Now that the Affordable Care Act (ACA) has become law upheld by the Supreme Court, the cloud of uncertainty has been removed. This new direction for health care will ensure dramatic change in demand for real estate used by hospitals and doctors.
The ACA will add millions of individuals to the rolls of the medically insured, and this will create higher future demand for health care services. This, in turn, will create higher future demand for medical office space for doctors to treat patients. There are strong, long-term, underlying business fundamentals for medical office building investments.
This is especially true in my home state of Florida, given the large number of elderly Americans that retire in the state, combined with a large proportion of poor, uninsured and under-insured individuals who will soon be able to obtain health insurance.
There are two main segments of medical office real estate: hospital-controlled buildings and doctor-controlled buildings.
Health care (HC) systems have been more proactive regarding their real estate needs than doctors over the past three years while the debate raged. While not knowing for sure how reform was going to shake out, most hospitals systems believed change was inevitable, and would lead to more Americans becoming medically insured. Many HC systems have already taken steps to expand their real estate needs to accommodate this anticipated increased demand for care.
Now that the presidential election is over, eliminating speculation about an ACA repeal, many hospital systems across the U.S. are accelerating their expansion plans. HC systems are partnering with developers to construct new projects while others are using sale/lease-back transactions involving existing facilities to self-fund their expansion.
Most private practice physicians adopted a status quo attitude over the past three years while hoping for an eventual repeal of ACA. This uncertainty fueled today’s pent-up demand for medical real estate that is now being released. This is a new environment for doctors and is causing them to change the way they manage their businesses.
Over the past twenty years, it became common for doctors who owned their own medical buildings to have their medical practices pay rent to themselves as landlords. This was a popular way for doctors to create exceptional “in-house investments” where their medical office building (MOB) investment returns where often remarkable. However, this meant their practices often paid rent that sometimes exceeded fair market rental rates by as much as 200%. When many of these doctor/MOB owner’s decided to sell their buildings prior to retirement, they quickly learned that a sale/lease back to an investor created much higher sale prices than selling to another doctor or even to their own practice.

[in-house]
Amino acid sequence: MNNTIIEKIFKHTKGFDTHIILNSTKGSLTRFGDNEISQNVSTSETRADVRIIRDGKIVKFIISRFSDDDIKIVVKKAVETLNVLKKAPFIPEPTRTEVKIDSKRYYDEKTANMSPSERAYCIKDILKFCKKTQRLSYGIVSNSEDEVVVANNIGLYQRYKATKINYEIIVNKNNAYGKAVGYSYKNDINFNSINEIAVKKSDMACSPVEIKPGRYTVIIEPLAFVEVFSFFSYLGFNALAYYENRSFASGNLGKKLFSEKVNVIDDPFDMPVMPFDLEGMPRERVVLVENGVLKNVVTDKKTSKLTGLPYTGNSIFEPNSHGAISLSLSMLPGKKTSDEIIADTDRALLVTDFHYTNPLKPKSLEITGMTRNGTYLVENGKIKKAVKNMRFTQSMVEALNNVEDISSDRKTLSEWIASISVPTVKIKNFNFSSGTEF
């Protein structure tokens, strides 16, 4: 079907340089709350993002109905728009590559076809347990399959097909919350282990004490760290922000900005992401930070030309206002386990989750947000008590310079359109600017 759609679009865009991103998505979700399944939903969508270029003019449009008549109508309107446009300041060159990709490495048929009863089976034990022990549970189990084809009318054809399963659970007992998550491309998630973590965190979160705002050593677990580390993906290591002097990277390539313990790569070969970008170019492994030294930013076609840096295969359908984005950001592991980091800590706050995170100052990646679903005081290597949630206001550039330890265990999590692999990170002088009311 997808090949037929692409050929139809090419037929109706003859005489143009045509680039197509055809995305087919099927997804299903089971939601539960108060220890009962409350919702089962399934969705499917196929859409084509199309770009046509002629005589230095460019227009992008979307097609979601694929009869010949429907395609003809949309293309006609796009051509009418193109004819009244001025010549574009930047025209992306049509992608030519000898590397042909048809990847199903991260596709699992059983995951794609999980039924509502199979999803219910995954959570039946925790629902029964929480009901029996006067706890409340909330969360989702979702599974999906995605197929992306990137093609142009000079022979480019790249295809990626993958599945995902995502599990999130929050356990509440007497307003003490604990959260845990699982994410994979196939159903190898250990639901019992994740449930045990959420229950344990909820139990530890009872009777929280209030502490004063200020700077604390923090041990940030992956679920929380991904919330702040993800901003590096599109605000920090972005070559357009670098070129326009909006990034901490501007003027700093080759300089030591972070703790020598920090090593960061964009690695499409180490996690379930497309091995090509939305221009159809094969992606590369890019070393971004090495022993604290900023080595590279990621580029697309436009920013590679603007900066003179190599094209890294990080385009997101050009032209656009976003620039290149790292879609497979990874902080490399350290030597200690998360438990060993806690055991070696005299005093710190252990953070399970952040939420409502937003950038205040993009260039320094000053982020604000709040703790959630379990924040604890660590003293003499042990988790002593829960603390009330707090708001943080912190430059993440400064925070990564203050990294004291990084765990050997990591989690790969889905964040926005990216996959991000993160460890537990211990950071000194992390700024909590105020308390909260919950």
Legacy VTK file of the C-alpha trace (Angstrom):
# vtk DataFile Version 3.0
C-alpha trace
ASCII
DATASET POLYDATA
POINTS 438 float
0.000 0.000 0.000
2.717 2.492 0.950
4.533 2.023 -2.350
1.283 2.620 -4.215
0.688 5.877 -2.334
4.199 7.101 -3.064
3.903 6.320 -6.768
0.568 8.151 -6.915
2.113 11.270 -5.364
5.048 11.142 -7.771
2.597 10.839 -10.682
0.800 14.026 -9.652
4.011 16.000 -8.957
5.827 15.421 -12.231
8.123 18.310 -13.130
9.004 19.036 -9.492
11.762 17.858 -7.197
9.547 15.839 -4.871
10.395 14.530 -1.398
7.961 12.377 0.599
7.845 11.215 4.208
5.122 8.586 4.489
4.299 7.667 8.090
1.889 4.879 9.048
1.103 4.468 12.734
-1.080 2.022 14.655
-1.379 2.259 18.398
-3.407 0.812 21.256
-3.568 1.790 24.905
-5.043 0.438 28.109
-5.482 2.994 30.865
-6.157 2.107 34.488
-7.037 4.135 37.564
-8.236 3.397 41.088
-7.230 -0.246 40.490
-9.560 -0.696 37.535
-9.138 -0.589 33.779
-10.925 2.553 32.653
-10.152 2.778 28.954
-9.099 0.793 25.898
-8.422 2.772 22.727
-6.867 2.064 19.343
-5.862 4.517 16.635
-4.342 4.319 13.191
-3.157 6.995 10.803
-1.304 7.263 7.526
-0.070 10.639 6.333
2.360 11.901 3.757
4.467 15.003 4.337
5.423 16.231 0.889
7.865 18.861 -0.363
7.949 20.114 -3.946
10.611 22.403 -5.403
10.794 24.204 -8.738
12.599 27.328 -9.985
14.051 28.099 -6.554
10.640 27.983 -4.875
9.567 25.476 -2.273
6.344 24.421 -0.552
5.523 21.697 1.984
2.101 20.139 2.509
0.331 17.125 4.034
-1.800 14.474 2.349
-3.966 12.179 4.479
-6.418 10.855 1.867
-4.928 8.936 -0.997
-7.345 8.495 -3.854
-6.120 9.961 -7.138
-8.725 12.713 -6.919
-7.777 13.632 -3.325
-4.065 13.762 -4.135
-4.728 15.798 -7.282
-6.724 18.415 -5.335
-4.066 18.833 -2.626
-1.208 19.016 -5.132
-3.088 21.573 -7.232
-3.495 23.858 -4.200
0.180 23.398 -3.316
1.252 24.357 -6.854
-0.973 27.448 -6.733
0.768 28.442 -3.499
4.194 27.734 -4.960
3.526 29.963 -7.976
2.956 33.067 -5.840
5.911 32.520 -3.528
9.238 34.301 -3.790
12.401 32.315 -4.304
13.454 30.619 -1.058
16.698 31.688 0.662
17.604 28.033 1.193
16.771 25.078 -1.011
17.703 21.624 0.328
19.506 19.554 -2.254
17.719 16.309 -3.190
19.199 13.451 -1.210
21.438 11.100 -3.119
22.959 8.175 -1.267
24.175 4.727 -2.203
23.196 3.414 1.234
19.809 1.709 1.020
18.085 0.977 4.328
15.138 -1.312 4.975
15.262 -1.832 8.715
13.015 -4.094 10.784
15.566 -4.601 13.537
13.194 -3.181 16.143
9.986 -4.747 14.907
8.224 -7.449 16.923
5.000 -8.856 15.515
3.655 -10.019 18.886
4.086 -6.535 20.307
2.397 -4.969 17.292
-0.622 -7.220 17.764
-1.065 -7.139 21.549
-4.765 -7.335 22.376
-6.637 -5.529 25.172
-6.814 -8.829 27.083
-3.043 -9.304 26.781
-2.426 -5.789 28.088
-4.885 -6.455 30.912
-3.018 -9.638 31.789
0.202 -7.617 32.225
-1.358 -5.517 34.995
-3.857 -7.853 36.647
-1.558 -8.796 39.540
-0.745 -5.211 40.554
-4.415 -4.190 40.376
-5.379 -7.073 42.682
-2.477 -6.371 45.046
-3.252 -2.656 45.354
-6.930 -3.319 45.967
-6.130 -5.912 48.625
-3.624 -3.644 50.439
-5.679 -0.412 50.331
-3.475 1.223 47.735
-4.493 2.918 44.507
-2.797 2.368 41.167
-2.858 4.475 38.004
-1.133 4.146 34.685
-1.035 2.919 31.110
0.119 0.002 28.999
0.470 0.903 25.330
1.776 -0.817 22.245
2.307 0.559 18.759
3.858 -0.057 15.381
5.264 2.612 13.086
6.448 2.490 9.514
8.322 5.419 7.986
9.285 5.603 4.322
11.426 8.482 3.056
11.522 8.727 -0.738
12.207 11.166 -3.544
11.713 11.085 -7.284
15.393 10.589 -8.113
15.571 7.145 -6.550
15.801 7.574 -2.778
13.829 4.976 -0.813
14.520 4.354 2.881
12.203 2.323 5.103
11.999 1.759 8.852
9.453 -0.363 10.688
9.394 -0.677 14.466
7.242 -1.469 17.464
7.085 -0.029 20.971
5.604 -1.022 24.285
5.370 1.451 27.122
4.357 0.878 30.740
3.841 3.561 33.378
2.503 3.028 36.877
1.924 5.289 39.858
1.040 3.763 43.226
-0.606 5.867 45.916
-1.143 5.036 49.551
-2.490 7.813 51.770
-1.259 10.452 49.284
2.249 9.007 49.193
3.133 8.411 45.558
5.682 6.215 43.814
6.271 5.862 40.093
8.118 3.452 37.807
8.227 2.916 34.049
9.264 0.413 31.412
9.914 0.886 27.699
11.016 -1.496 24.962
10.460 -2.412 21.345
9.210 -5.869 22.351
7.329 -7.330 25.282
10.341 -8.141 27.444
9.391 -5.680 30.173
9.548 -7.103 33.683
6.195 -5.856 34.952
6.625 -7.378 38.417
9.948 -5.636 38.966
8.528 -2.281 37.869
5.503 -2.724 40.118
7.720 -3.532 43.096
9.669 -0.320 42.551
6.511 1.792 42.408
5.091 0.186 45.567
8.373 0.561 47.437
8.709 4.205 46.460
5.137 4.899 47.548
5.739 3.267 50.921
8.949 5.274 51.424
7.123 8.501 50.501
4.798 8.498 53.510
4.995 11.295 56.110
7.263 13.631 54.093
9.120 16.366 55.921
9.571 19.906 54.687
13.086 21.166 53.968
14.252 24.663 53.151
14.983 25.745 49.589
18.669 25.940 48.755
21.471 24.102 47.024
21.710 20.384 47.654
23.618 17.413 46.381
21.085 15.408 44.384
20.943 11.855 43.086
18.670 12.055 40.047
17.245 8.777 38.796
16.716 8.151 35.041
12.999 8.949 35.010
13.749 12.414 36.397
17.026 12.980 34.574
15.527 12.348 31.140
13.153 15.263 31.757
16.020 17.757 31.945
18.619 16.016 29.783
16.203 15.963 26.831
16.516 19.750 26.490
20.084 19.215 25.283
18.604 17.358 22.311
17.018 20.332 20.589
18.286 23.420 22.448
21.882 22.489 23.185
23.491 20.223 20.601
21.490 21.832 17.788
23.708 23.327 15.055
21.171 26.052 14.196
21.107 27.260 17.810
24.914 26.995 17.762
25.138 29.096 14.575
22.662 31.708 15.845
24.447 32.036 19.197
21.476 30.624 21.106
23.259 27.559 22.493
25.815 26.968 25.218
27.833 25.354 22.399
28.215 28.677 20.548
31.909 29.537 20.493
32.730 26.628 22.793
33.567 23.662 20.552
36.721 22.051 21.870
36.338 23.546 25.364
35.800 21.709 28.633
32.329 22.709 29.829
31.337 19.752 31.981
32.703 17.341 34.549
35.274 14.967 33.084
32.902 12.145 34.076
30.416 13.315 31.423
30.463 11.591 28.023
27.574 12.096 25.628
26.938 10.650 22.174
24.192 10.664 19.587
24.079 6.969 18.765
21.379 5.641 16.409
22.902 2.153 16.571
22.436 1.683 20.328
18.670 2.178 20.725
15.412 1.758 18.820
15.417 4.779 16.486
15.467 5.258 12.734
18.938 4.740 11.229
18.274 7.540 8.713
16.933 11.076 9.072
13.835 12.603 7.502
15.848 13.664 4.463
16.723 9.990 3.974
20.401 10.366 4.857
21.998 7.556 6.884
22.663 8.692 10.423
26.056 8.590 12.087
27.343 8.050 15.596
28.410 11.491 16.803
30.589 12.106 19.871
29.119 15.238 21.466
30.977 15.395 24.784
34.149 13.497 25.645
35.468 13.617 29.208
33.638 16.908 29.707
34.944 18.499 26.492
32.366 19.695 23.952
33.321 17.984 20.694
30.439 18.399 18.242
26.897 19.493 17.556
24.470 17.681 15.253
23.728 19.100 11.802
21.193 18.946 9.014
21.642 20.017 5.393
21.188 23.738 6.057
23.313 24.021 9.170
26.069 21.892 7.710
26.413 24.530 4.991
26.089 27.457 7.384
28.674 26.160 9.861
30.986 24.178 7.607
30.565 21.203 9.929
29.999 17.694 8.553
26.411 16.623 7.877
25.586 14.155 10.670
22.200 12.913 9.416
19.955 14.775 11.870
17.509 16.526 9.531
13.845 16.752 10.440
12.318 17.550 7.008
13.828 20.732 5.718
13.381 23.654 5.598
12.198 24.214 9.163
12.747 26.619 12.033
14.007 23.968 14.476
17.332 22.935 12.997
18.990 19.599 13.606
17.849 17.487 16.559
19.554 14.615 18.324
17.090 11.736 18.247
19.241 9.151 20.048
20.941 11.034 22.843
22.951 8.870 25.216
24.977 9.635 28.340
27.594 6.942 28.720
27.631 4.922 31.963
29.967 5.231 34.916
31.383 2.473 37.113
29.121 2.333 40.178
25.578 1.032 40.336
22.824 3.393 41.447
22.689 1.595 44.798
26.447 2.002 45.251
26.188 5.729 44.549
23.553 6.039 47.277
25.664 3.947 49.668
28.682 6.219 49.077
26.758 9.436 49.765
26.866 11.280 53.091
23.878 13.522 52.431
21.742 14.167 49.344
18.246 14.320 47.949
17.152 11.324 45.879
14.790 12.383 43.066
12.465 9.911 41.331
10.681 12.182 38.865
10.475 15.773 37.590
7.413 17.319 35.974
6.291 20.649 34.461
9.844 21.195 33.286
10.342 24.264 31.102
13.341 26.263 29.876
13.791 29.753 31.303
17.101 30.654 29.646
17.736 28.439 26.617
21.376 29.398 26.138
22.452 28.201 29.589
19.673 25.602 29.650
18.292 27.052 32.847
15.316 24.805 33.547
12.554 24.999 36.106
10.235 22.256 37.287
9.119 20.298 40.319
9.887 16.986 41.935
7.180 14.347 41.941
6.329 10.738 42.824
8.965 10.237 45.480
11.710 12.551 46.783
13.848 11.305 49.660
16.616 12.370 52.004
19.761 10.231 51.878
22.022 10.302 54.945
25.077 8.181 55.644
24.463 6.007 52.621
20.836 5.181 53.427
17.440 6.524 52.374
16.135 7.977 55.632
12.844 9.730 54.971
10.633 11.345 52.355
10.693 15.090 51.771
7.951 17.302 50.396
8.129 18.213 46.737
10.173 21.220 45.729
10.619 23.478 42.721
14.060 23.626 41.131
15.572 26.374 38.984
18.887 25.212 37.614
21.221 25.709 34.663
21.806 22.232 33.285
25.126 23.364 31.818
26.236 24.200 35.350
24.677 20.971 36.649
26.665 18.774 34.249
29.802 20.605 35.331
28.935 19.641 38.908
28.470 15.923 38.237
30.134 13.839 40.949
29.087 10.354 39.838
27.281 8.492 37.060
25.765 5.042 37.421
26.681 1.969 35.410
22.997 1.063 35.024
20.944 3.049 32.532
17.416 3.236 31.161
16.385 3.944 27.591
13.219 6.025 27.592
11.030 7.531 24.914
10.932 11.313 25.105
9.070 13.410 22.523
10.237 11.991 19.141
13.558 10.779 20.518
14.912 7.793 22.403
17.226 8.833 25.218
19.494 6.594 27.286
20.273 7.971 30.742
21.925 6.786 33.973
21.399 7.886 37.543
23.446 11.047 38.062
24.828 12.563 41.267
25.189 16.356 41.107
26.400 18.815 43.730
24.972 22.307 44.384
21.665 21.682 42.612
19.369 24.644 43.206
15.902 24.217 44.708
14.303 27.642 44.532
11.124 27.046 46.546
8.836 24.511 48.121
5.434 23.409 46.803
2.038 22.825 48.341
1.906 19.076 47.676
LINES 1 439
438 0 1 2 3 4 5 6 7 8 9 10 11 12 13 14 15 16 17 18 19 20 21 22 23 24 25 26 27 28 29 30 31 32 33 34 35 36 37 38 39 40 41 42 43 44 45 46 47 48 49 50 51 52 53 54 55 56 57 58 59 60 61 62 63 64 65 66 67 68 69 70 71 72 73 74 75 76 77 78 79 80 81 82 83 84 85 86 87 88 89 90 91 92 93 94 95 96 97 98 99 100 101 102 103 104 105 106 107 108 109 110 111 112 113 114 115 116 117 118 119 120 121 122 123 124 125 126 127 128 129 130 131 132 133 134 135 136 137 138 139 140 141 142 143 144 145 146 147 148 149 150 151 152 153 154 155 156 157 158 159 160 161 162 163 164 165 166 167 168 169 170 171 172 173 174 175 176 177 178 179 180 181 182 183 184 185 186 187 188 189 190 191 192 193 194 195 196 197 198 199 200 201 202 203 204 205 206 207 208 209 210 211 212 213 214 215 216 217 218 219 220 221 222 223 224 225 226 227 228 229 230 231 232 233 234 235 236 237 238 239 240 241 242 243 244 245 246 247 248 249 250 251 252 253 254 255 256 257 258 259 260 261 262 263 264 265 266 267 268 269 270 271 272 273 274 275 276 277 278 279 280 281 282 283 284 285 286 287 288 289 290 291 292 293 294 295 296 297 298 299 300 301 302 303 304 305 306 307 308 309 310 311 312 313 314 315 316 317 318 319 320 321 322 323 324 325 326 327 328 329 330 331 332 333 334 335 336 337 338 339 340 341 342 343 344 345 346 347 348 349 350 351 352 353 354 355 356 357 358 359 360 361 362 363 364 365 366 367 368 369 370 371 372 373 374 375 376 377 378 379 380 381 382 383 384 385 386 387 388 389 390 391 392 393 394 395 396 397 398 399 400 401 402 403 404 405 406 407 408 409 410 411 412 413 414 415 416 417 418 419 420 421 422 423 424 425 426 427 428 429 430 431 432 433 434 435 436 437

The reason for this phenomenon is that owner-occupied MOB’s get appraised as though vacant because the appraiser is not allowed to use the existing lease (that would normally drive value higher) because the lease is between related parties and not deemed “arm’s length.” This is good for the acquiring practice but it causes the seller to leave a lot of money on the table.
On the flip side, when the MOB is sold in an arm’s length transaction to an investor and the MOB is then leased back by the medical practice, the appraiser must use the lease to calculate value. The market rent lease steers price much higher and in some cases by as much as 40% higher compared to selling the same MOB to another doctor.
Doctors who understood these advantages employed the sale/lease back approach, often choosing the highest rental rate possible to set the highest possible sales price. This created some eye-popping sale prices and saddled medical practice tenants with very high future rents. Now that ACA is anticipated to bring lower reimbursement rates to doctors in the future, doctors are seeking to keep their overhead as low as possible.
In 2013, I predict that doctors will either choose a moderate rental rate for their lease back future; or they will pick a below market rent sufficient to retire debt so they can lock in the lowest possible rent to maximize future practice profitability. This is the fiscally responsible approach, in my view, and it is one example where ACA is helping to reduce the overall cost of health care in America.
There will also be an increasing trend to make larger medical groups more prevalent. Since ACA rewards doctors who work in bigger groups or alliances, there is an incentive for single practice doctors to merge with larger medical practices or switch employment to hospital systems.
Mark Alexander, CCIM, is the Sperry Van Ness® Product Council Chair for Medical Office Properties. He bases out of Fort Myers, FL.
*All Sperry Van Ness® Offices are individually owned and operated.